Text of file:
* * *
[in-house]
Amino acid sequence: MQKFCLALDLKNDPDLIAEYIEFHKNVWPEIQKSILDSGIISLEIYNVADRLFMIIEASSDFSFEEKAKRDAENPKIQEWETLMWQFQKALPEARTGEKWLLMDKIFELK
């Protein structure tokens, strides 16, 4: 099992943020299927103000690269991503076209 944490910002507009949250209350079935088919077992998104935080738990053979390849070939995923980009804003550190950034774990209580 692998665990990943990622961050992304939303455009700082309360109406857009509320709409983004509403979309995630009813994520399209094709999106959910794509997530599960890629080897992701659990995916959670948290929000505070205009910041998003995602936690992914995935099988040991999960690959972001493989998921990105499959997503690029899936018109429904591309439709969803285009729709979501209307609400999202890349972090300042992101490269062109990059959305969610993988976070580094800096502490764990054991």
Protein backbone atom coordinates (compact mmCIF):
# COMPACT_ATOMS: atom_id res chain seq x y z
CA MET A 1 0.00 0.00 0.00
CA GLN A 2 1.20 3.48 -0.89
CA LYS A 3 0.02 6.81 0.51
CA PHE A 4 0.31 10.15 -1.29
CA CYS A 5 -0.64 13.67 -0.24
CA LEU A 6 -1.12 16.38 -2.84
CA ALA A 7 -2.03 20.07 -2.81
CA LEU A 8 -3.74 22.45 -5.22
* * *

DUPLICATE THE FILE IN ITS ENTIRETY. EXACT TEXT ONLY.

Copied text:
[in-house]
Amino acid sequence: MQKFCLALDLKNDPDLIAEYIEFHKNVWPEIQKSILDSGIISLEIYNVADRLFMIIEASSDFSFEEKAKRDAENPKIQEWETLMWQFQKALPEARTGEKWLLMDKIFELK
């Protein structure tokens, strides 16, 4: 099992943020299927103000690269991503076209 944490910002507009949250209350079935088919077992998104935080738990053979390849070939995923980009804003550190950034774990209580 692998665990990943990622961050992304939303455009700082309360109406857009509320709409983004509403979309995630009813994520399209094709999106959910794509997530599960890629080897992701659990995916959670948290929000505070205009910041998003995602936690992914995935099988040991999960690959972001493989998921990105499959997503690029899936018109429904591309439709969803285009729709979501209307609400999202890349972090300042992101490269062109990059959305969610993988976070580094800096502490764990054991």
Protein backbone atom coordinates (compact mmCIF):
# COMPACT_ATOMS: atom_id res chain seq x y z
CA MET A 1 0.00 0.00 0.00
CA GLN A 2 1.20 3.48 -0.89
CA LYS A 3 0.02 6.81 0.51
CA PHE A 4 0.31 10.15 -1.29
CA CYS A 5 -0.64 13.67 -0.24
CA LEU A 6 -1.12 16.38 -2.84
CA ALA A 7 -2.03 20.07 -2.81
CA LEU A 8 -3.74 22.45 -5.22